A digital world

    Herrmann emphasizes that one of the Tab’s main goals is about training its contributors to report well, but especially to report in a digital and engaging way. Valuable digital skills include the ability to tell stories, verify stories, and get those to an audience, so they’re receiving legitimate information. His advice for aspiring journalists is find an organization, whether that’s the Tab, a campus newspaper, or a local media outlet, that gives writers a chance to express themselves, an ability to learn and experiment and guidance on digital reporting.

    “Being digital first means a lot more than publishing your stories and your videos on the internet. It means having a mindset that is entirely online and that means writing things in a style that people engage with online,” Herrmann says. “It means reporting online, as in finding stories online, making certain parts of the internet that you find interesting your patch, as if you’re a local newspaper based in a geographic area.”

    Herrmann points to the Tab contributor who broke the story of Malia Obama’s decision to attend Harvard. He saw the buzz around a photo of Malia in a Harvard shirt, given only to accepted students. He verified the claim and published an exclusive story. The White House confirmed it the following morning. Herrmann contributes the achievement to the writer being plugged into the right internet community.

    Experiential Learning

    Tab editor Palmby says she’s learned more from real-world experience gained by working with the Tab’s staff than in her journalism courses. Now she knows how to spot stories, as well as make stories out of a piece of information or an experience that might not seem newsworthy, she says. That knowledge helped Palmby identify a series of Snaps that became the “UW Snapchat Love Story” and assign it to a writer on her staff. That student-centered editorial judgment is what makes the Tab special, Palmby says: “By students, for students, with some support from the outside.”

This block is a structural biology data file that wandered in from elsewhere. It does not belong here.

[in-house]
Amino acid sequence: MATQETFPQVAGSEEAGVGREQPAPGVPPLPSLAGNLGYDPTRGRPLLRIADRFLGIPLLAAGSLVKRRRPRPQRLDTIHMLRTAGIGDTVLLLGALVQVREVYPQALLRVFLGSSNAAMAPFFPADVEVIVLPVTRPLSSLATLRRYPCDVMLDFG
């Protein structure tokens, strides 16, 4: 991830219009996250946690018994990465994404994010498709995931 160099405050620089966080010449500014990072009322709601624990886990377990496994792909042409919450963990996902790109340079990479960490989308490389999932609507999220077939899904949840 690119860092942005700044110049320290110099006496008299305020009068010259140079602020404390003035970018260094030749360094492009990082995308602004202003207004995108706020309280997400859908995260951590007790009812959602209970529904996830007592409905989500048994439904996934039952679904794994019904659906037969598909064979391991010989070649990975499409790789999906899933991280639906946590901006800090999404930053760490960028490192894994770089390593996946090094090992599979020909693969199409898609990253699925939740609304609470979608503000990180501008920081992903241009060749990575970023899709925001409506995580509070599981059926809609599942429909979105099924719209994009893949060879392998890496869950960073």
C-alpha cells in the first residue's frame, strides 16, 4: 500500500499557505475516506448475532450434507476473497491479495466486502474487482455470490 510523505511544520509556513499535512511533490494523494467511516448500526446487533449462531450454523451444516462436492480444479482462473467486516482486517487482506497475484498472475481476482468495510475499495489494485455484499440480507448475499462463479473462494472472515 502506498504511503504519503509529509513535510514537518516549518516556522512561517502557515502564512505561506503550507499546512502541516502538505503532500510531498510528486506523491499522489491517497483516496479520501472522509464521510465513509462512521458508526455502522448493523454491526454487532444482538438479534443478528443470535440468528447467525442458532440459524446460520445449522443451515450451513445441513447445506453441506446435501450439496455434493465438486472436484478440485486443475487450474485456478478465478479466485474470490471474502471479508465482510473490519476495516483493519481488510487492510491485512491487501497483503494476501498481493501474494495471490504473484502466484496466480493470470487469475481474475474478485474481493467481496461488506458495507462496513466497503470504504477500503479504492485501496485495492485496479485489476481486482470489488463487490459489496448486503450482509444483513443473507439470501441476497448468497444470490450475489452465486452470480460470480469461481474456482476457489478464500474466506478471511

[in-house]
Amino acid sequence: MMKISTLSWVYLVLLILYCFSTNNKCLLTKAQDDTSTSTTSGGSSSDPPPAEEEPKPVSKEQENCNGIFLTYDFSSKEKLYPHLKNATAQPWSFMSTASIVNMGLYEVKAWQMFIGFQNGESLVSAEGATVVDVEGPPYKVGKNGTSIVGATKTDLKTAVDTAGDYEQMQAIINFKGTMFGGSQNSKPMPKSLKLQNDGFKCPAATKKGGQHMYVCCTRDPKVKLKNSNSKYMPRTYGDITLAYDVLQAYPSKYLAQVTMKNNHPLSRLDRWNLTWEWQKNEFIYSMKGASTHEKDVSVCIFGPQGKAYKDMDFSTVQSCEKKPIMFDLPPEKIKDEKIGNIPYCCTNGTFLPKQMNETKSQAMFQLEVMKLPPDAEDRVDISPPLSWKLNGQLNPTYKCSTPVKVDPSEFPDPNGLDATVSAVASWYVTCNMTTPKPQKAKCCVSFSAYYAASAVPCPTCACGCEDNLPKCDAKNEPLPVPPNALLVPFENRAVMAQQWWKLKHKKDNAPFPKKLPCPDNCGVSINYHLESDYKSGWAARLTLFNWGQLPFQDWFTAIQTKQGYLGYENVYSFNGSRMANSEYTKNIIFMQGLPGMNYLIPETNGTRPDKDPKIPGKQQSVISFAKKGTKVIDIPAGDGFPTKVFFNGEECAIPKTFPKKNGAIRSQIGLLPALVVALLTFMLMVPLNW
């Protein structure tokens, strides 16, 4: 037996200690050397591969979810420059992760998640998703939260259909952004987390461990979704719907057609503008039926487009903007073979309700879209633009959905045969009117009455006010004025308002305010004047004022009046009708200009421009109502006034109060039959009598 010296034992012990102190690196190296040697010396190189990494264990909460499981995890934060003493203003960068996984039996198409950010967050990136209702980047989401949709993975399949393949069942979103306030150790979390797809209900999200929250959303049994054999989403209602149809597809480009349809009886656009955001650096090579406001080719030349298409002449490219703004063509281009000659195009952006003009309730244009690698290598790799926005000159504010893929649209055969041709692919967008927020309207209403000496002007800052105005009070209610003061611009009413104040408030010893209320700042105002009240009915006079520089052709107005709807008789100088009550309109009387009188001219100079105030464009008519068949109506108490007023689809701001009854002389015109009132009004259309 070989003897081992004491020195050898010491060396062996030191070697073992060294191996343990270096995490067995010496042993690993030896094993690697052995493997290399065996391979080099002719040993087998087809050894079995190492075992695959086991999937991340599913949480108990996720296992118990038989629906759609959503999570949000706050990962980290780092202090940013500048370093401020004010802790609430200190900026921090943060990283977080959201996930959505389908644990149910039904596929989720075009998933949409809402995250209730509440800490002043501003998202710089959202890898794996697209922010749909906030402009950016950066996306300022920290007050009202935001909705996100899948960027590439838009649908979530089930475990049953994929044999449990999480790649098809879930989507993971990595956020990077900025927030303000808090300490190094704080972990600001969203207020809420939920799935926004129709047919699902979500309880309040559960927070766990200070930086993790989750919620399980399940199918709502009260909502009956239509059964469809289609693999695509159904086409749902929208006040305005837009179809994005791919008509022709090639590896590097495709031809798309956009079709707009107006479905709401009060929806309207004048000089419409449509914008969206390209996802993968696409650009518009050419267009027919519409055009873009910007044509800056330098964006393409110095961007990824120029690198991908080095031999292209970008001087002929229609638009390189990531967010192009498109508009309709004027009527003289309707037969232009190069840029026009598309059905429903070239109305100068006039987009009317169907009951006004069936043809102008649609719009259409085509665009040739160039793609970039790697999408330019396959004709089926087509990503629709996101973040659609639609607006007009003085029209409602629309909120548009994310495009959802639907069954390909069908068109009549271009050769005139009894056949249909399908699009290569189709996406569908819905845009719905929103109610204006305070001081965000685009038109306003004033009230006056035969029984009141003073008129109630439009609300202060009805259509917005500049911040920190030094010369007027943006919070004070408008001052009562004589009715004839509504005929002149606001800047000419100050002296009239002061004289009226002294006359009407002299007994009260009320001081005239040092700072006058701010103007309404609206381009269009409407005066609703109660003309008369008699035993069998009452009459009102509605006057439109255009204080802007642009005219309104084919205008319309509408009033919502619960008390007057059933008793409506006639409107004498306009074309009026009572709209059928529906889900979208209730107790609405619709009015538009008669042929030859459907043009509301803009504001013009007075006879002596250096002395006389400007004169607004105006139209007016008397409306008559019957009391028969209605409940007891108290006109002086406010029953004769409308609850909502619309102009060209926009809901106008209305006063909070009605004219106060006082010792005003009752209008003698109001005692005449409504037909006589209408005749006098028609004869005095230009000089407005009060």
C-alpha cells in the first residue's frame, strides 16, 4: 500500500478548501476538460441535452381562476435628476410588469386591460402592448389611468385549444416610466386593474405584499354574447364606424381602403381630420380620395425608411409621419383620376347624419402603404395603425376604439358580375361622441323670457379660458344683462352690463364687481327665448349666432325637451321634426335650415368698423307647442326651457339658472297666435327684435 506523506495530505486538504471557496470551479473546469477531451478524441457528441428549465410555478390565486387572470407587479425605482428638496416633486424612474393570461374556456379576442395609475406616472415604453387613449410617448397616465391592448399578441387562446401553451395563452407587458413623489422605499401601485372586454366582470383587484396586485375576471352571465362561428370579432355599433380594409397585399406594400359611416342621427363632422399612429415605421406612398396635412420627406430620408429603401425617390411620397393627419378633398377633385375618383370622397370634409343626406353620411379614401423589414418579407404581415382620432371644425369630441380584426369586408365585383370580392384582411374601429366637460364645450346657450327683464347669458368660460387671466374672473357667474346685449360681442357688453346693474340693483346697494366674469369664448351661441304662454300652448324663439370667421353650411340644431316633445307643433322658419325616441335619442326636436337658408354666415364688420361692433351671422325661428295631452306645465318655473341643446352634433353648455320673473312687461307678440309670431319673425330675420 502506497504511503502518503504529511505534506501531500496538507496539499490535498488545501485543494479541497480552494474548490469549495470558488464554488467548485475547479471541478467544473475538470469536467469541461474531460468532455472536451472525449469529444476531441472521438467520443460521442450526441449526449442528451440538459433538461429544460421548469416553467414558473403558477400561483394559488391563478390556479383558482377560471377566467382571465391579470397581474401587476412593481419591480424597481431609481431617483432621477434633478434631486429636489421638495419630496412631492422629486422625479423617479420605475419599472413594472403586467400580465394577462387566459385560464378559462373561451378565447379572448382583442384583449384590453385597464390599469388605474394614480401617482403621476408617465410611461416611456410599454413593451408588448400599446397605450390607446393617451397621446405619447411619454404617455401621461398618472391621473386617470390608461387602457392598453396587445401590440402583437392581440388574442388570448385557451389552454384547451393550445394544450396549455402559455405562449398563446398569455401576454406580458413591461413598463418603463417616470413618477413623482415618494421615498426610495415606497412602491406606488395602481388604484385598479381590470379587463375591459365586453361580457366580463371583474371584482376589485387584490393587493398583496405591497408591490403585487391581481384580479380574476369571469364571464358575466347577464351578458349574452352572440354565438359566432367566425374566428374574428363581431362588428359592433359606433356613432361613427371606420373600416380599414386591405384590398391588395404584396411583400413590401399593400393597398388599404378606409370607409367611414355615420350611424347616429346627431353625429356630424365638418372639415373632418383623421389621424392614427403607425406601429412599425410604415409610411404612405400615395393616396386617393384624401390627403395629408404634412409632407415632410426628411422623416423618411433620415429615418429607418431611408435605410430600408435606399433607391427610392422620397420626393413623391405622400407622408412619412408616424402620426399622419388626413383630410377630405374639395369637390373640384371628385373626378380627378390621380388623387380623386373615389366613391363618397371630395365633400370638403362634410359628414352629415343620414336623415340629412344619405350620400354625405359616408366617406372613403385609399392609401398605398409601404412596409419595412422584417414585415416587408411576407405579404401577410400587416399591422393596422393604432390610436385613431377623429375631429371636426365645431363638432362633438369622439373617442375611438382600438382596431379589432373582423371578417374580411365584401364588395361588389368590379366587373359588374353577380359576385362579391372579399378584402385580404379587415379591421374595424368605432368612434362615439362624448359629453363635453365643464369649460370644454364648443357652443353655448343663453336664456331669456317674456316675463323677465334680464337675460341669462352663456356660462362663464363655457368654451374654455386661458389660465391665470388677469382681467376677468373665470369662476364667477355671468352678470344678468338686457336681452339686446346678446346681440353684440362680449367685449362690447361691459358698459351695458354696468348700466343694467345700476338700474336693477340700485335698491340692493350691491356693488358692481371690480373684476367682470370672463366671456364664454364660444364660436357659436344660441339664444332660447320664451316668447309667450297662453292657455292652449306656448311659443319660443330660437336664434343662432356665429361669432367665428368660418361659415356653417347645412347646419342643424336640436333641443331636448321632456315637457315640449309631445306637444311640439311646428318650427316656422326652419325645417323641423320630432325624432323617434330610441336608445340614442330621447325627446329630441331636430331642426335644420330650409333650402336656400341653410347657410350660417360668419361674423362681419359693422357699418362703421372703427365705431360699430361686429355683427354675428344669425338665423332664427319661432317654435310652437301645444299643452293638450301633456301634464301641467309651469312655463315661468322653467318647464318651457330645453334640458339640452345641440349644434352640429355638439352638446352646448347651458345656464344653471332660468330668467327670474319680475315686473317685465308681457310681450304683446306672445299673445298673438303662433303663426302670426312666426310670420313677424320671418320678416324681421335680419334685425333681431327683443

She’s currently working on a story about a high-profile rape case that required some assistance from Herrmann. He’s helped her with more traditional reporting aspects like filing Freedom of Information Act [FOIA] requests and finding live sources to discuss their experiences with this sensitive topic.

    “It’s so much more than just the Tab. I think that they’re really just trying to create a generation of journalists that are really well-educated and really well-versed in the media,” Palmby says. “And that’s something I’m really thankful for: the experiences, the connections, and having a mentor to help me along my way in this ever-changing media industry.”

    Tory Russo is a freelance writer and editor based in Central New York.

    Tagged: digital first journalism education journalism school student journalism the tab university of wisconsin